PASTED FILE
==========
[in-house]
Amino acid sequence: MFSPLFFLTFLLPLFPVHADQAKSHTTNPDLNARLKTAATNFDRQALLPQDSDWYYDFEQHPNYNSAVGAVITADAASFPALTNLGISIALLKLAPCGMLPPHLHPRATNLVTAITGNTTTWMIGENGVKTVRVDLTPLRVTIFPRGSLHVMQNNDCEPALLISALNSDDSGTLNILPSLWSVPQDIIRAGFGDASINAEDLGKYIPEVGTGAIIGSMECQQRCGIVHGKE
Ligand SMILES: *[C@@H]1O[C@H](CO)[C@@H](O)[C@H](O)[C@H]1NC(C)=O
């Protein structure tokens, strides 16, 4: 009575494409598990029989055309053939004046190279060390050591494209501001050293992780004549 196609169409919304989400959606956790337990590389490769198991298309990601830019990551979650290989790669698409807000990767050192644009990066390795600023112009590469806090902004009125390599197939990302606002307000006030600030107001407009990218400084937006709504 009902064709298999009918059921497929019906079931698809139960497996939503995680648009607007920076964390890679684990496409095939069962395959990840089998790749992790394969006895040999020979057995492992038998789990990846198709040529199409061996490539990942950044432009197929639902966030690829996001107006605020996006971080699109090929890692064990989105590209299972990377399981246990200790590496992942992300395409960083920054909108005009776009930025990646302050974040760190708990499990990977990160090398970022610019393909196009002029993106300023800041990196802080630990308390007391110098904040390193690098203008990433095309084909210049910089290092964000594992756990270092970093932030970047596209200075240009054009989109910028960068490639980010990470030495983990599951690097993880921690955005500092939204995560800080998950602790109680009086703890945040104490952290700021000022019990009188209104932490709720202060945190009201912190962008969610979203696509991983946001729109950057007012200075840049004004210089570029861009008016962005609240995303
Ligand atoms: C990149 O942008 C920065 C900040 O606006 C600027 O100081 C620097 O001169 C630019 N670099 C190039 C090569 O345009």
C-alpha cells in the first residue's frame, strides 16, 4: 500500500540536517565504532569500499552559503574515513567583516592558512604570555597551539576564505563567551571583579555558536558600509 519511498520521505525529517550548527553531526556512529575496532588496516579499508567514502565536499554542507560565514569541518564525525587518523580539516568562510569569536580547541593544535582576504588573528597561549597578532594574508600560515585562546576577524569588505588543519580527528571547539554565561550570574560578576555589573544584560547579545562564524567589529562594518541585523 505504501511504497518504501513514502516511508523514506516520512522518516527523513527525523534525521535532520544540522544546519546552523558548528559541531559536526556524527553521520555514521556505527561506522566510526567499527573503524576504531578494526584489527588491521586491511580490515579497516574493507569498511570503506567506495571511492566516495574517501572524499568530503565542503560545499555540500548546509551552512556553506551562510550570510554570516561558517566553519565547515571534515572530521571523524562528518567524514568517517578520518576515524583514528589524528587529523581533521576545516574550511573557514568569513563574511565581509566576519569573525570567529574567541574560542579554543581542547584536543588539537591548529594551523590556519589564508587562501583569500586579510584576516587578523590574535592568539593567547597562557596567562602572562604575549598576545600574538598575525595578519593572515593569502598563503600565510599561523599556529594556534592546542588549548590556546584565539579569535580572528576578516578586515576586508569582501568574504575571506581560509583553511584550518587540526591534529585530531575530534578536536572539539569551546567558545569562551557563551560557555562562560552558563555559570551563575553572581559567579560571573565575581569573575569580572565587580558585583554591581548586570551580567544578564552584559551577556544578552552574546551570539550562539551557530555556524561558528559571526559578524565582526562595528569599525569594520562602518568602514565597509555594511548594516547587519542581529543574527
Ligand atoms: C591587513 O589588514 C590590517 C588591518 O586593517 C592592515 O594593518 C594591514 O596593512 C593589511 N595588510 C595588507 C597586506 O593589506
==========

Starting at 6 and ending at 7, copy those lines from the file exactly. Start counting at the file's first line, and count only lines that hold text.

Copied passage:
C-alpha cells in the first residue's frame, strides 16, 4: 500500500540536517565504532569500499552559503574515513567583516592558512604570555597551539576564505563567551571583579555558536558600509 519511498520521505525529517550548527553531526556512529575496532588496516579499508567514502565536499554542507560565514569541518564525525587518523580539516568562510569569536580547541593544535582576504588573528597561549597578532594574508600560515585562546576577524569588505588543519580527528571547539554565561550570574560578576555589573544584560547579545562564524567589529562594518541585523 505504501511504497518504501513514502516511508523514506516520512522518516527523513527525523534525521535532520544540522544546519546552523558548528559541531559536526556524527553521520555514521556505527561506522566510526567499527573503524576504531578494526584489527588491521586491511580490515579497516574493507569498511570503506567506495571511492566516495574517501572524499568530503565542503560545499555540500548546509551552512556553506551562510550570510554570516561558517566553519565547515571534515572530521571523524562528518567524514568517517578520518576515524583514528589524528587529523581533521576545516574550511573557514568569513563574511565581509566576519569573525570567529574567541574560542579554543581542547584536543588539537591548529594551523590556519589564508587562501583569500586579510584576516587578523590574535592568539593567547597562557596567562602572562604575549598576545600574538598575525595578519593572515593569502598563503600565510599561523599556529594556534592546542588549548590556546584565539579569535580572528576578516578586515576586508569582501568574504575571506581560509583553511584550518587540526591534529585530531575530534578536536572539539569551546567558545569562551557563551560557555562562560552558563555559570551563575553572581559567579560571573565575581569573575569580572565587580558585583554591581548586570551580567544578564552584559551577556544578552552574546551570539550562539551557530555556524561558528559571526559578524565582526562595528569599525569594520562602518568602514565597509555594511548594516547587519542581529543574527
Ligand atoms: C591587513 O589588514 C590590517 C588591518 O586593517 C592592515 O594593518 C594591514 O596593512 C593589511 N595588510 C595588507 C597586506 O593589506